Even a quick conversation with Erin will reveal a journey filled with stories from an exciting and challenging career. Erin spent his childhood in Colorado, where he grew up with a general interest in the outdoors, spent time hiking, and became captivated with rock climbing. To add fuel to his passions, he headed to the Pacific Northwest to earn his undergraduate degree at the University of Puget Sound in Tacoma, Washington, where he majored in computer science. Erin also became involved in the university’s outdoor program, requiring him to obtain his WFA certification. So, in 2009 or 2010 he took a WFA course and the medicine hook was sunk. The very next year, being acutely aware of the limitations of a WFA, he then took a WFR course with WMA International. After graduation, Erin moved to Zion National Park, where he began working as a canyoneering and rock climbing guide for a local outfitter. 

Erin experienced a pivotal moment in his career when one day out on a trail in Zion he encountered a hiker who had dislocated his patella. Erin assisted the hiker back to the trailhead and handed him off to Search & Rescue. During the handoff, members of the SAR team encouraged Erin to join the volunteer SAR team. The invitation led to Erin heading to Denver during the off season to earn his EMT certification. When Erin returned to Zion the next year, he was white carded and began serving on the EMS squad run by the National Park Service. For eight years, Erin worked in Zion as a guide, EMT and member of the SAR team before he met two King County Paramedics in Washington state through BLS and ALS refresher courses. Intrigued by their approach to pre-hospital medicine and attracted by the pride they took in being professional paramedics, Erin eventually found his way to Washington to join them. For the past two years, Erin has worked as a paramedic with King County Medic 1, where he covers a busy metro area in Washington between Seattle and Tacoma, and sees a high number of ALS calls.   

Erin has been teaching with WMA International since he took the Instructor Training in September of 2019. Erin makes it a goal to enjoy every day. In his free time, he rock climbs as much as the Washington weather allows. He has also taken up winter sports again, and you can often find him splitboarding on the slopes. And when all else fails, Erin turns to running.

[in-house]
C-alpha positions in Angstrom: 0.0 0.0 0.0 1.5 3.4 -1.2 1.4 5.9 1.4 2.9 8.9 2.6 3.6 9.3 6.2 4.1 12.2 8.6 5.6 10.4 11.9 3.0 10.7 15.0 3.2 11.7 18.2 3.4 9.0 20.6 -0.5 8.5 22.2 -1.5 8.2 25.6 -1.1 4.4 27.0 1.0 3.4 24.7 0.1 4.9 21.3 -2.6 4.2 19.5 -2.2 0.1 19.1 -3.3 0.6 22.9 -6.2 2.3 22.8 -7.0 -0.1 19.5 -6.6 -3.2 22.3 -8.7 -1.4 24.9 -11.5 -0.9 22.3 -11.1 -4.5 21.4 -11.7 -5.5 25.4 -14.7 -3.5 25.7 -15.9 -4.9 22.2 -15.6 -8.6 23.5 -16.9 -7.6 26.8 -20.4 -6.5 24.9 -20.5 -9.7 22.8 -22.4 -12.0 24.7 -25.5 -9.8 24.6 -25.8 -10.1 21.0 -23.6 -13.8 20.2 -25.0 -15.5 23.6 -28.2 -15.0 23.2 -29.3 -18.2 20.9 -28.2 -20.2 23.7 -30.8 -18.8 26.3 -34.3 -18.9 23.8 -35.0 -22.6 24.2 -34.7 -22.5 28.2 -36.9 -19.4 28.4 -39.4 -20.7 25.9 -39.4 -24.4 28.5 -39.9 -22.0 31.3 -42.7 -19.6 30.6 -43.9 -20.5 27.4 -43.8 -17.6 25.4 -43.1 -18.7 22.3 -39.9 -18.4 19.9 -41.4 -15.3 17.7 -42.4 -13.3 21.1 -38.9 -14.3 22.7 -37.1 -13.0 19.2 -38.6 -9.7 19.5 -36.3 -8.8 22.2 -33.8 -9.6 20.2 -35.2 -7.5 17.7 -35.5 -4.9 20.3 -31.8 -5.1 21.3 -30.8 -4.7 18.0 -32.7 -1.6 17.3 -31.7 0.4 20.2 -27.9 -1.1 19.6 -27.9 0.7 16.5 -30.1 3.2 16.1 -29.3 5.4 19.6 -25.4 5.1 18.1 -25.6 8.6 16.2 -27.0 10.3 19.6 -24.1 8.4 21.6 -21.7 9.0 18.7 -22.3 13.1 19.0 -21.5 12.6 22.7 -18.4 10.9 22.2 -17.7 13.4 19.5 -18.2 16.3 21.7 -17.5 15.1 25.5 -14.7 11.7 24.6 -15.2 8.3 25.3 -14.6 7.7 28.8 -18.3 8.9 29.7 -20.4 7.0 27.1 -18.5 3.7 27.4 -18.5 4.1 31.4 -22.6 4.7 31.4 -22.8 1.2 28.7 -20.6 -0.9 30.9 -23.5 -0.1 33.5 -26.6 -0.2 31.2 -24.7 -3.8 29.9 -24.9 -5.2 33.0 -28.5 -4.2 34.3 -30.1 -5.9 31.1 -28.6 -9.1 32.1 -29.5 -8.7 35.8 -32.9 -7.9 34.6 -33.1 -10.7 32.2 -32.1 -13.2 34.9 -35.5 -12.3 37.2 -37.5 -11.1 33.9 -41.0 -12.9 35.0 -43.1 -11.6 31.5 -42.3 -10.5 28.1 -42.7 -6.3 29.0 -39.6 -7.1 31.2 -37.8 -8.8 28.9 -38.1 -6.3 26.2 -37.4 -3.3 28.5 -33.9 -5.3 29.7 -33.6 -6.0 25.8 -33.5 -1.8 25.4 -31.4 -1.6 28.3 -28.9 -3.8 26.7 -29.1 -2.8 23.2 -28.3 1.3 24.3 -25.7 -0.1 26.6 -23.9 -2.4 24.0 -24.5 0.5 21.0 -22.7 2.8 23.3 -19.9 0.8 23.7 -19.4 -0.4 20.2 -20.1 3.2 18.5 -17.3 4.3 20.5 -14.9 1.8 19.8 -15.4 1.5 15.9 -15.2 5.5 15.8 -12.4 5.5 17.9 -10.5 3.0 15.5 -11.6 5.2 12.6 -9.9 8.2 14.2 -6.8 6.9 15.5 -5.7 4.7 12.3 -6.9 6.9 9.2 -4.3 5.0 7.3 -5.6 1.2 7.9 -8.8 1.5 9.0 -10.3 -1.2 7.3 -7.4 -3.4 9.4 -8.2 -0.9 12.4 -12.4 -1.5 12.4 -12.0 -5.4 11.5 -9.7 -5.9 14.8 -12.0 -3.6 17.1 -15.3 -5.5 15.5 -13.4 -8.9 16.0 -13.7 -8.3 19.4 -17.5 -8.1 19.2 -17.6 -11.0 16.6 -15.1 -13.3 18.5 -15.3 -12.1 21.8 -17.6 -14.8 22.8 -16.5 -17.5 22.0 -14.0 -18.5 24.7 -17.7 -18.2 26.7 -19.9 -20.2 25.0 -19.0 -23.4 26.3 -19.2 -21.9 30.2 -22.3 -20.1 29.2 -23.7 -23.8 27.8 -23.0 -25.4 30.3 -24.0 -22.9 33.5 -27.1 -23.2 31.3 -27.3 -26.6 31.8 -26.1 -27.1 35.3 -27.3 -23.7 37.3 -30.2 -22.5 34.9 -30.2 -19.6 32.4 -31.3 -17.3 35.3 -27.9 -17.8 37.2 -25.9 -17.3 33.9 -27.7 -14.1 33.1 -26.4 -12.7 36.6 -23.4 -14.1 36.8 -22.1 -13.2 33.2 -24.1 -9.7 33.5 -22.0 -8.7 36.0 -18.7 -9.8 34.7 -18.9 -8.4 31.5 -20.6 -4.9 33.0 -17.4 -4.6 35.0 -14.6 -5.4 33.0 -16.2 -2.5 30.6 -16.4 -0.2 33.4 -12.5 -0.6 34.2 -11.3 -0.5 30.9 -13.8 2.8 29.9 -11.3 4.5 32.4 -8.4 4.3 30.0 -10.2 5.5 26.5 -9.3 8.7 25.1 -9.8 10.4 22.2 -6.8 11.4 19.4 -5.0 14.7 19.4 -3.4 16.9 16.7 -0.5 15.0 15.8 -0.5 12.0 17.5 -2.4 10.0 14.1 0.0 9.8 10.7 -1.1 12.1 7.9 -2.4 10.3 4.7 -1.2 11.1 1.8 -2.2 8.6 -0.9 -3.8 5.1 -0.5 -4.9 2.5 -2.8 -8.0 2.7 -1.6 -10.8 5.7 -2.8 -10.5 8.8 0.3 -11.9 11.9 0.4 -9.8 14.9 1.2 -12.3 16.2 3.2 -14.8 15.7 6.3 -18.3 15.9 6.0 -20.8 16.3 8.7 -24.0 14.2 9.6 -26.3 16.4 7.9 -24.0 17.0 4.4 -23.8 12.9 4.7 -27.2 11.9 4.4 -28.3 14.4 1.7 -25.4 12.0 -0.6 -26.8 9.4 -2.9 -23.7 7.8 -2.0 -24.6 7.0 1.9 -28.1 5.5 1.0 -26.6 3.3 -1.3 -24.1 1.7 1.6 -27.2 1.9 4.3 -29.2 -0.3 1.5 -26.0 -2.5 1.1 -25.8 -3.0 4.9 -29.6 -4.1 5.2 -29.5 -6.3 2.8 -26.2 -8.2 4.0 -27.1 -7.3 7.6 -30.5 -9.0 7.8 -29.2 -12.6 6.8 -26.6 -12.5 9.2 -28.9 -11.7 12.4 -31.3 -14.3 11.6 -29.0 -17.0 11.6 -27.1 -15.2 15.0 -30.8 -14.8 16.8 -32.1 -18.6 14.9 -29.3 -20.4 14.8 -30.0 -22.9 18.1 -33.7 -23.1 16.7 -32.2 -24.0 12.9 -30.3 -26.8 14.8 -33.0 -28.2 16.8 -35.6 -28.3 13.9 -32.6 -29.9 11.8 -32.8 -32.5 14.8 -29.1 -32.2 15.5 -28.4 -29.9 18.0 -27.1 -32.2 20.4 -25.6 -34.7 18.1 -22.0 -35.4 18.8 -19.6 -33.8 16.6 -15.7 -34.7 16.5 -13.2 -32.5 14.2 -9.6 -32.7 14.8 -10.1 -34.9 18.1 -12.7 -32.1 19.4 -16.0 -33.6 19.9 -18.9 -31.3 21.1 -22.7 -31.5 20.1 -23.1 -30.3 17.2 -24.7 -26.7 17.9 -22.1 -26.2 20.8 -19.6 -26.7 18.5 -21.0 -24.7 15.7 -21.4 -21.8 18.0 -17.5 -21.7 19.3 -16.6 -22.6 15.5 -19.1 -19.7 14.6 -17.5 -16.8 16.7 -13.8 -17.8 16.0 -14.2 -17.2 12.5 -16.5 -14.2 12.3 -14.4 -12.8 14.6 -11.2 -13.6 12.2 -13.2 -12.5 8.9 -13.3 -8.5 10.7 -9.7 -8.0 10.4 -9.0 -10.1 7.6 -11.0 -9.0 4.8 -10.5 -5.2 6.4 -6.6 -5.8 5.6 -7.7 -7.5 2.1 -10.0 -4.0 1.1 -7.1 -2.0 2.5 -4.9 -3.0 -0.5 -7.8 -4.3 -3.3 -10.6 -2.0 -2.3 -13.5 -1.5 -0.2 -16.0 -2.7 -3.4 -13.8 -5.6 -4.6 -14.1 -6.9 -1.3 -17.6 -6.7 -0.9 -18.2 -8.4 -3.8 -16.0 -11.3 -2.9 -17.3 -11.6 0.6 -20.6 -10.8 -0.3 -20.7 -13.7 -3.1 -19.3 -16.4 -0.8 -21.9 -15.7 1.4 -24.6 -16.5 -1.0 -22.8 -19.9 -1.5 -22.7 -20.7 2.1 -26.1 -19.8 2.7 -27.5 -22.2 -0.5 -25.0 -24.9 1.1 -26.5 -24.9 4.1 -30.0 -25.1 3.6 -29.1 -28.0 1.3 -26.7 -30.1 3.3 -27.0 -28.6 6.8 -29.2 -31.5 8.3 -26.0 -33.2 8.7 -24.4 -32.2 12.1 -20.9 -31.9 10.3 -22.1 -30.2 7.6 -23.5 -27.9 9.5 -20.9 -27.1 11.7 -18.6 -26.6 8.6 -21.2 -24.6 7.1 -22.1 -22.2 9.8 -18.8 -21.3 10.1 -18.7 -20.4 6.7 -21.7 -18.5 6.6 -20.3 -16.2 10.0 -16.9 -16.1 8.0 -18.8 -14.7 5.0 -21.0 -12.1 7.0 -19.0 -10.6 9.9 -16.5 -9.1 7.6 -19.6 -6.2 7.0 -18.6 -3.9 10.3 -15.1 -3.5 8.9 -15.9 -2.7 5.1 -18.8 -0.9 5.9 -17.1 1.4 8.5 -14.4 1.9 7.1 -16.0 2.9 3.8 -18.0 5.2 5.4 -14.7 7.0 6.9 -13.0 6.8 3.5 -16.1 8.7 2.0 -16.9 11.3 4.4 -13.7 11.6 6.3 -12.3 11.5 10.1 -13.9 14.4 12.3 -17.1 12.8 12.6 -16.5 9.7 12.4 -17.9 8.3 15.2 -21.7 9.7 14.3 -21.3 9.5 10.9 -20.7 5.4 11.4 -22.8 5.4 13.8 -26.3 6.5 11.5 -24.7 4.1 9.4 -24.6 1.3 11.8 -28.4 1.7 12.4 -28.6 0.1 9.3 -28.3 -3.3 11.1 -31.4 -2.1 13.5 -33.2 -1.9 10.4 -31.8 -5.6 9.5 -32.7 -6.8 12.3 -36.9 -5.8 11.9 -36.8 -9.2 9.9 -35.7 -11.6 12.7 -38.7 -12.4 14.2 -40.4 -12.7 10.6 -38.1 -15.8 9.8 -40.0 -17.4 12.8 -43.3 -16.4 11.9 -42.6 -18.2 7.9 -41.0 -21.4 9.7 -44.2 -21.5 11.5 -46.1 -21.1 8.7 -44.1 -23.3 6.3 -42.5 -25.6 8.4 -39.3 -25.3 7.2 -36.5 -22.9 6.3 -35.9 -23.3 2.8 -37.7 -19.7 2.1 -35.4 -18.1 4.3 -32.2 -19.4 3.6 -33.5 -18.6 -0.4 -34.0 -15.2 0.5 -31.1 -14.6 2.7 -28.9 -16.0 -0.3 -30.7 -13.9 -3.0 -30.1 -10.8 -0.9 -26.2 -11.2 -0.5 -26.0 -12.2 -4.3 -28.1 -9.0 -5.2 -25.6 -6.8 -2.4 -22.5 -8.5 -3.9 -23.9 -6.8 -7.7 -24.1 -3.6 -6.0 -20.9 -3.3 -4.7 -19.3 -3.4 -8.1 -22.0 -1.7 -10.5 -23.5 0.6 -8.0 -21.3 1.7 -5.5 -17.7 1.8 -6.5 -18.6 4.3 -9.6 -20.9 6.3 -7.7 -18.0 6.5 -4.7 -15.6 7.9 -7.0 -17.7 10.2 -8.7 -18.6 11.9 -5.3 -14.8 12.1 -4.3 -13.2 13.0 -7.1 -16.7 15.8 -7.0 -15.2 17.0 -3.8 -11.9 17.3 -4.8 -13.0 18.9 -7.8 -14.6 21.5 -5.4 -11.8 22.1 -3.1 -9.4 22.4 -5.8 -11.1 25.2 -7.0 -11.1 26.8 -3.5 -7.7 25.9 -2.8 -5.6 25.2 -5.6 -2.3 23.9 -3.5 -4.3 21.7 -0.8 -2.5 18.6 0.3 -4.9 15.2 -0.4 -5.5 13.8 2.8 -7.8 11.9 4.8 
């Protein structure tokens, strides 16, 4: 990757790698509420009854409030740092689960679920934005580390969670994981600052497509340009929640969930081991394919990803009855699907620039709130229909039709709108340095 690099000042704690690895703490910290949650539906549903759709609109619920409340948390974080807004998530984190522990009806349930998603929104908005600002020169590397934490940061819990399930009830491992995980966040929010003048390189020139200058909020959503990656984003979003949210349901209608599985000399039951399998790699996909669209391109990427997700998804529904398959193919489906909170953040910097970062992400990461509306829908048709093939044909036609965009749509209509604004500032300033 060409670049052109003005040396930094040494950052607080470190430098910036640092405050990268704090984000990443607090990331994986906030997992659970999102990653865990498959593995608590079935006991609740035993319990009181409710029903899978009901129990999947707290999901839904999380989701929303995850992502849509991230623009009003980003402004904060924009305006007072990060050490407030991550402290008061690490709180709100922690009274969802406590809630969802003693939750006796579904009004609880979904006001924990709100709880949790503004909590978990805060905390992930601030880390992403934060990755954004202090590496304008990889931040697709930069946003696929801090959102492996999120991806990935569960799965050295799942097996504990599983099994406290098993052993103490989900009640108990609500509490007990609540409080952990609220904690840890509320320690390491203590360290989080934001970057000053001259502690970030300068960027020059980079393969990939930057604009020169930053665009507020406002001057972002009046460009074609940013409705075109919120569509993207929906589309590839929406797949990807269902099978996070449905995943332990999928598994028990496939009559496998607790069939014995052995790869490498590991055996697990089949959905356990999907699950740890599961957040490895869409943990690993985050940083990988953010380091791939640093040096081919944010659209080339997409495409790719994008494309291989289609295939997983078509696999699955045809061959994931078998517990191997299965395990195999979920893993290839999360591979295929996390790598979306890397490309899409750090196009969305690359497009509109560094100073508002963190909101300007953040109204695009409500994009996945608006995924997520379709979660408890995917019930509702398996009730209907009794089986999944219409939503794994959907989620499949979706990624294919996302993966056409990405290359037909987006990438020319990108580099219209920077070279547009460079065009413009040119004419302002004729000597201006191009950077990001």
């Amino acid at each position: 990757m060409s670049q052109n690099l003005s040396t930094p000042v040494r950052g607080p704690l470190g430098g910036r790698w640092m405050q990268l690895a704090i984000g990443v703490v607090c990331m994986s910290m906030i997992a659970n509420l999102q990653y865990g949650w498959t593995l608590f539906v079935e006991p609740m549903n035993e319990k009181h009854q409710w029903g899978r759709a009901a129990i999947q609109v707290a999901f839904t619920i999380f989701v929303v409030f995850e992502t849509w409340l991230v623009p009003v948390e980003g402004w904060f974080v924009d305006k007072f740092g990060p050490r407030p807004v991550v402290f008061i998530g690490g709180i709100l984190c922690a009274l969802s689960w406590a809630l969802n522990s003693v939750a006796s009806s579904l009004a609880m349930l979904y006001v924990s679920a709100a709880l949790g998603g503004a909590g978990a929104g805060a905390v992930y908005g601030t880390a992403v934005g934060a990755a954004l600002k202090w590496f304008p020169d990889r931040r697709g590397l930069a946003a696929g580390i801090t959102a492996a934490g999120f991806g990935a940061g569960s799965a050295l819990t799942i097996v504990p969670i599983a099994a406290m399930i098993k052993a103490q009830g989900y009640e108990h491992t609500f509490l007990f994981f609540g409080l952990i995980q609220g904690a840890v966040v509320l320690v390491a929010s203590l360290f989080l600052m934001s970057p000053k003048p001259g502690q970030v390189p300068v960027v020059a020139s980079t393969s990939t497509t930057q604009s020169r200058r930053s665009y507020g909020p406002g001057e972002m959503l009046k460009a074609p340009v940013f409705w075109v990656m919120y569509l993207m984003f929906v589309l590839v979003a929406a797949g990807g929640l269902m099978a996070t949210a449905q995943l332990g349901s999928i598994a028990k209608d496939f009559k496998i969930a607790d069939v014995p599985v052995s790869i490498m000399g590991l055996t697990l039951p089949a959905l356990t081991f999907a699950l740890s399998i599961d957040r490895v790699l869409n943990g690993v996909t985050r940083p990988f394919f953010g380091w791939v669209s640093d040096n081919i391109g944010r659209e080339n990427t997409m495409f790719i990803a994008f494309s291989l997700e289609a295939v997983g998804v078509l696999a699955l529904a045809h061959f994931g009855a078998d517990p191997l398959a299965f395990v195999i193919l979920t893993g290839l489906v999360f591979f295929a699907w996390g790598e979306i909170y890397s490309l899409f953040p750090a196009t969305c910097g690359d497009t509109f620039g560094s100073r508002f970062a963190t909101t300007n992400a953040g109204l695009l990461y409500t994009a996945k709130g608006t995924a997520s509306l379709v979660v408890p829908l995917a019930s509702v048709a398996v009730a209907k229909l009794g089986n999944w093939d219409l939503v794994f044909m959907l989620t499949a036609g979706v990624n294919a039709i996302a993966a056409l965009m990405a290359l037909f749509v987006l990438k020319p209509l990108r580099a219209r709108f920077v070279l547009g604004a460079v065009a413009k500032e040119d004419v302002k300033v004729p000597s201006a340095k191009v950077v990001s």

WMA: How do you aim to be effective as an Instructor? 

Erin: Successful instructors form a connection with each student, allowing them to understand and absorb the information easily. They are also able to recognize when it’s working and when it isn’t, and when it’s time to pivot. That is a strength of WMA – it really is a group of skilled educators who truly understand the subject matter intimately and have the skills to teach it effectively. 

WMA: What is your advice for a student who has just completed their first course? 

Erin: Spend a lot of time doing your own trips and the planning for them. For example: I’m going backpacking with another friend. We’re going hiking for a couple days. What would we do if she got a broken ankle here?….and you kind of run through the “what ifs,” i.e., What’s your exposure? What are you carrying with you?  What are your anticipated problems? How do you want to plan for those problems? Those are all key mental skills of an effective WFR. 

WMA: Do you think the skills taught by WMA International are applicable in other arenas? 

Erin: Absolutely. The principal skill we teach is critical thinking. It’s looking at “How do I solve a problem?” How do I break down a complex problem into a set of achievable steps? It’s also knowing what your limitations are, being able to plan, and being able to communicate. These are all massively important skills. For someone for whom that abstraction is beneficial…they can see it’s not just learning the patient assessment system, it’s learning how to gather information, synthesize it into a tangible list of actionables, and know what actions to take, if any. These skills apply in so many other fields.